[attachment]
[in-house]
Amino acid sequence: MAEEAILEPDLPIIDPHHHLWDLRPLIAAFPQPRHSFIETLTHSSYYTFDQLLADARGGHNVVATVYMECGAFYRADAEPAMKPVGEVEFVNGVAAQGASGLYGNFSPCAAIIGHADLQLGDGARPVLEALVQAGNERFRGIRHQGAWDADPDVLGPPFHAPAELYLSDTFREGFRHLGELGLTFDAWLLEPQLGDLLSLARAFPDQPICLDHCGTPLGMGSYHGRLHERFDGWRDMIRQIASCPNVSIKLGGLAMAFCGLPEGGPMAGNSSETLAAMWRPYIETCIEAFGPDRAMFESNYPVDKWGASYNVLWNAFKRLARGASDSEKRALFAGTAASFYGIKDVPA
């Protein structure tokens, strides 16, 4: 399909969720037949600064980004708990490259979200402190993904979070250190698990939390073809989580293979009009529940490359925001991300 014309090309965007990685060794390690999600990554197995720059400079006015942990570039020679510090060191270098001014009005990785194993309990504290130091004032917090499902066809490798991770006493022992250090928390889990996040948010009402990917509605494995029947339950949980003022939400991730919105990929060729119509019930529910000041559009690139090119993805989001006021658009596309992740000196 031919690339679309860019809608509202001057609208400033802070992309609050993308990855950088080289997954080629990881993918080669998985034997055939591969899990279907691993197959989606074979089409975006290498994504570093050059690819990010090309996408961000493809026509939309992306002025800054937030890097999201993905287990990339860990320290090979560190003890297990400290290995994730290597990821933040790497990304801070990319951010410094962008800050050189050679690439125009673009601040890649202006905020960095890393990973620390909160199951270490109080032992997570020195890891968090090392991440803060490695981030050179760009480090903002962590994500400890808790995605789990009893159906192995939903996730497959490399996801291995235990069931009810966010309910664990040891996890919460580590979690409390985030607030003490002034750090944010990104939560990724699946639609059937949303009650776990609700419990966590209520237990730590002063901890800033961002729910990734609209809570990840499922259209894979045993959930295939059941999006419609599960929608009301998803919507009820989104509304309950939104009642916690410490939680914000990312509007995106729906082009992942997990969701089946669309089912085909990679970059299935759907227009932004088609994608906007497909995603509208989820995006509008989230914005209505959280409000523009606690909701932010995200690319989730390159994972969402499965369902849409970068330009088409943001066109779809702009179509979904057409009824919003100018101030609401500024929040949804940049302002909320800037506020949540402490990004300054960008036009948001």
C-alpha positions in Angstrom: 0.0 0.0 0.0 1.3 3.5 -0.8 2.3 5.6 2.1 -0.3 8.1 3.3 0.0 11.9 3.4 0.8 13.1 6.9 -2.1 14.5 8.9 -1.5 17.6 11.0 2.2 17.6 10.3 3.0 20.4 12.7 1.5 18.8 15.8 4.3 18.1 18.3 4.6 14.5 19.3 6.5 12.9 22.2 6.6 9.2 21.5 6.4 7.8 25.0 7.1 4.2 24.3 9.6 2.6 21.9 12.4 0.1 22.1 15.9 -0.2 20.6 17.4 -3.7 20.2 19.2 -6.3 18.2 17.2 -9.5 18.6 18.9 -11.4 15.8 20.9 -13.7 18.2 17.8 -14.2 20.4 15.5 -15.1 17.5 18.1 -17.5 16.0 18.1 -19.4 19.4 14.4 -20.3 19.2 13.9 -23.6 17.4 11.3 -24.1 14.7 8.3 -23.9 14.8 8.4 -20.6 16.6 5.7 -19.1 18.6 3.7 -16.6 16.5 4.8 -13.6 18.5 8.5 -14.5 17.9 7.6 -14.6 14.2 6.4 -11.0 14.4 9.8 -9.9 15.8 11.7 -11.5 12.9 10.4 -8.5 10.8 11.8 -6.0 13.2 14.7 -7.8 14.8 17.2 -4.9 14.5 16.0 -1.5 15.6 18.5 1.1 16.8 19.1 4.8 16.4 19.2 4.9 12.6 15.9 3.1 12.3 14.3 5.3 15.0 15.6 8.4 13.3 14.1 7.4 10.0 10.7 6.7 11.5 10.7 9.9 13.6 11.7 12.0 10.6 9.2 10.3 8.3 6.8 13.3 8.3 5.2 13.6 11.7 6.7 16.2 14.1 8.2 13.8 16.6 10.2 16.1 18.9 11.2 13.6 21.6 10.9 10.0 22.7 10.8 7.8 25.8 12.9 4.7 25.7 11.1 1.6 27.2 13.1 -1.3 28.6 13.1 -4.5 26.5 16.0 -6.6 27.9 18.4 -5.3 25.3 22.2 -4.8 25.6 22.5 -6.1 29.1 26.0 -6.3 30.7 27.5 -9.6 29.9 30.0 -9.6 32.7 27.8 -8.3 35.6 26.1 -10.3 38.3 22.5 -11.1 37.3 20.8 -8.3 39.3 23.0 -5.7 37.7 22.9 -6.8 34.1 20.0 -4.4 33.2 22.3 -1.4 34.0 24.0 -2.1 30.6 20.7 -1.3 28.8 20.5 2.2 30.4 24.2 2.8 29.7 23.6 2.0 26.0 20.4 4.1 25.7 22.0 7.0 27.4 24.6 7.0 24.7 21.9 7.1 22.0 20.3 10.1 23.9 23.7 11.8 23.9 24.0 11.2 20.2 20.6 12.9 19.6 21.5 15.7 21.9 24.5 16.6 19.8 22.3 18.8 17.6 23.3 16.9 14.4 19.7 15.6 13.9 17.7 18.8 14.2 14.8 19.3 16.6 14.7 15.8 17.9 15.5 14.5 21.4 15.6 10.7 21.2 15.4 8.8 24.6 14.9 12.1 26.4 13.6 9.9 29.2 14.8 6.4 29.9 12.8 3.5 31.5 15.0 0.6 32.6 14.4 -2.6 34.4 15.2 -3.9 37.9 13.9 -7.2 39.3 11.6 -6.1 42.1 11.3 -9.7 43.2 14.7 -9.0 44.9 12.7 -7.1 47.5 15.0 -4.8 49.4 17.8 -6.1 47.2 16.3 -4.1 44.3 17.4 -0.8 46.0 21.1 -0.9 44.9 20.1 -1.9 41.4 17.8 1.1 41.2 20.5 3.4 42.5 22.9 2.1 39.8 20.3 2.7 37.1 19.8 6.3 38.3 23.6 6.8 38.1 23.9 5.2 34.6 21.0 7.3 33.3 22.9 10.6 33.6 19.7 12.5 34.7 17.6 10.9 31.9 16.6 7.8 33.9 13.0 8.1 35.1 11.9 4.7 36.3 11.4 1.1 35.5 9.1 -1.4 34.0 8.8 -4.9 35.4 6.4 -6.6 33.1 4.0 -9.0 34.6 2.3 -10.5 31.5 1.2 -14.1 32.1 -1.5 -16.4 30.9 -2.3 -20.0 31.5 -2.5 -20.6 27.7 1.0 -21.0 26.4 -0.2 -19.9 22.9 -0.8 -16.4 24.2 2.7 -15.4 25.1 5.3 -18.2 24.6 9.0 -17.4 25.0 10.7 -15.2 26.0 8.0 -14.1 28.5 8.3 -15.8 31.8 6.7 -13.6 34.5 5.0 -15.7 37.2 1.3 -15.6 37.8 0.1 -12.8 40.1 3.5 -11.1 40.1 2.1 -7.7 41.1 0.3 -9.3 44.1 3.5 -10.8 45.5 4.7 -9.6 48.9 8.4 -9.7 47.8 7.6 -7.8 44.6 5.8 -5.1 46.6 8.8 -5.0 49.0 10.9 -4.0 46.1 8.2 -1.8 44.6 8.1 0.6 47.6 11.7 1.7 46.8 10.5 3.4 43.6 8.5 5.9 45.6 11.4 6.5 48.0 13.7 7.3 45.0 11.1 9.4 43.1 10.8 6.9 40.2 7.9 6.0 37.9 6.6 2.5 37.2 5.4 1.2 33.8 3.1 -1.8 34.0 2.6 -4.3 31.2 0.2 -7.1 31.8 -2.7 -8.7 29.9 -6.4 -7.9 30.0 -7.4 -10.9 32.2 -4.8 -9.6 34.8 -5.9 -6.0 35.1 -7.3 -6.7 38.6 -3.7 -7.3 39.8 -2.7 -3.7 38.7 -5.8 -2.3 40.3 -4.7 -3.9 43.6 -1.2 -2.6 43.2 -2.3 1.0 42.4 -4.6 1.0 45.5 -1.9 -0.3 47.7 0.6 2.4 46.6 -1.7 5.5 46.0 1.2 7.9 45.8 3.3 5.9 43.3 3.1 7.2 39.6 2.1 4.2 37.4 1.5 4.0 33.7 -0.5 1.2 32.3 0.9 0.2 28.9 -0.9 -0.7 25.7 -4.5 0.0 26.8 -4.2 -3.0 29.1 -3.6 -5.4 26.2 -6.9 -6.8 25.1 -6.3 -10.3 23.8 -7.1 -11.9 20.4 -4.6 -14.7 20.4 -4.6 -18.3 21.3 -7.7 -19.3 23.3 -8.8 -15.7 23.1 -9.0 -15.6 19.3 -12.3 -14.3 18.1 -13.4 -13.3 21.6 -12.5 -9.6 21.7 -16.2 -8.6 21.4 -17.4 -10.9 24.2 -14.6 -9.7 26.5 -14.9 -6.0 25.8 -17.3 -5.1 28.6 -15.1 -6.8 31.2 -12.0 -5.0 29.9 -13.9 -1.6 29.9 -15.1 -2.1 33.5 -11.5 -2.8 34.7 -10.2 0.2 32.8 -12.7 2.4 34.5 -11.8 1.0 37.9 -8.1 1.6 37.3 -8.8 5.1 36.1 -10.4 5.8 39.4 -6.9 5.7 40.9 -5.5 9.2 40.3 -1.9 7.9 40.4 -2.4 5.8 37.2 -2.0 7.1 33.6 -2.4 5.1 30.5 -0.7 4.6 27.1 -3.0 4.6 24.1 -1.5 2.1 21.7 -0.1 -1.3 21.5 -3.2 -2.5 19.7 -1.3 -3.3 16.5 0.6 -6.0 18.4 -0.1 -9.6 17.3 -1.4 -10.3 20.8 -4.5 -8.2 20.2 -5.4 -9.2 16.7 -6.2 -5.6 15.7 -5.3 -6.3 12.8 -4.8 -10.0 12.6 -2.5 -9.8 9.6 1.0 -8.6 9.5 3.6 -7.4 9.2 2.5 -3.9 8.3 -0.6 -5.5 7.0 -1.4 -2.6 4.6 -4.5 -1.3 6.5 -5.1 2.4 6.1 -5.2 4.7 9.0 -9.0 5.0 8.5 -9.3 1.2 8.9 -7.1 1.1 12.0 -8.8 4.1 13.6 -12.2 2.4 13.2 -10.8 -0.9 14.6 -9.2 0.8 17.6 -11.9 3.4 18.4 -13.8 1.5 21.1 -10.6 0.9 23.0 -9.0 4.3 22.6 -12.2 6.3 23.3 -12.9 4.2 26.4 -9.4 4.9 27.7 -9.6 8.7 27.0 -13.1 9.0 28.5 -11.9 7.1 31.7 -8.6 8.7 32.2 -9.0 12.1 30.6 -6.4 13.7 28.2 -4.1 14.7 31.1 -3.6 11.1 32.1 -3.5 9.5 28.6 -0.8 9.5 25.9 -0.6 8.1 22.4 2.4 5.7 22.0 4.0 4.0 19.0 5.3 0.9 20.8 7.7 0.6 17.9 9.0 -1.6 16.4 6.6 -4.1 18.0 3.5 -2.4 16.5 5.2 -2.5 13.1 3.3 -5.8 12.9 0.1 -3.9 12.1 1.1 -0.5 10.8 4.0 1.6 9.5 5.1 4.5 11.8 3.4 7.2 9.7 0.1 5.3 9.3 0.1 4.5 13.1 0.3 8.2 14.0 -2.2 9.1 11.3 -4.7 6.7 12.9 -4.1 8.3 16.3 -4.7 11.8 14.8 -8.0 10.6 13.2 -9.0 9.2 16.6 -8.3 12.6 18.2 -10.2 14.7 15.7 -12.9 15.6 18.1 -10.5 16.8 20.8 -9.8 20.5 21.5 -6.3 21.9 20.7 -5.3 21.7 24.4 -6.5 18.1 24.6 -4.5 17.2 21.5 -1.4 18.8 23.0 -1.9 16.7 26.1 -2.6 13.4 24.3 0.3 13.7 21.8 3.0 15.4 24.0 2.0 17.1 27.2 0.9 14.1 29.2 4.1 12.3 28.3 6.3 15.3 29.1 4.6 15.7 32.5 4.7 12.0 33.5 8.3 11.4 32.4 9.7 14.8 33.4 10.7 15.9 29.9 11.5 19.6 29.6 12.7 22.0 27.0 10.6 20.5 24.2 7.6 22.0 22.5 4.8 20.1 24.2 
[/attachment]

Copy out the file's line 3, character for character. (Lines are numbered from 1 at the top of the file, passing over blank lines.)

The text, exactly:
């Protein structure tokens, strides 16, 4: 399909969720037949600064980004708990490259979200402190993904979070250190698990939390073809989580293979009009529940490359925001991300 014309090309965007990685060794390690999600990554197995720059400079006015942990570039020679510090060191270098001014009005990785194993309990504290130091004032917090499902066809490798991770006493022992250090928390889990996040948010009402990917509605494995029947339950949980003022939400991730919105990929060729119509019930529910000041559009690139090119993805989001006021658009596309992740000196 031919690339679309860019809608509202001057609208400033802070992309609050993308990855950088080289997954080629990881993918080669998985034997055939591969899990279907691993197959989606074979089409975006290498994504570093050059690819990010090309996408961000493809026509939309992306002025800054937030890097999201993905287990990339860990320290090979560190003890297990400290290995994730290597990821933040790497990304801070990319951010410094962008800050050189050679690439125009673009601040890649202006905020960095890393990973620390909160199951270490109080032992997570020195890891968090090392991440803060490695981030050179760009480090903002962590994500400890808790995605789990009893159906192995939903996730497959490399996801291995235990069931009810966010309910664990040891996890919460580590979690409390985030607030003490002034750090944010990104939560990724699946639609059937949303009650776990609700419990966590209520237990730590002063901890800033961002729910990734609209809570990840499922259209894979045993959930295939059941999006419609599960929608009301998803919507009820989104509304309950939104009642916690410490939680914000990312509007995106729906082009992942997990969701089946669309089912085909990679970059299935759907227009932004088609994608906007497909995603509208989820995006509008989230914005209505959280409000523009606690909701932010995200690319989730390159994972969402499965369902849409970068330009088409943001066109779809702009179509979904057409009824919003100018101030609401500024929040949804940049302002909320800037506020949540402490990004300054960008036009948001």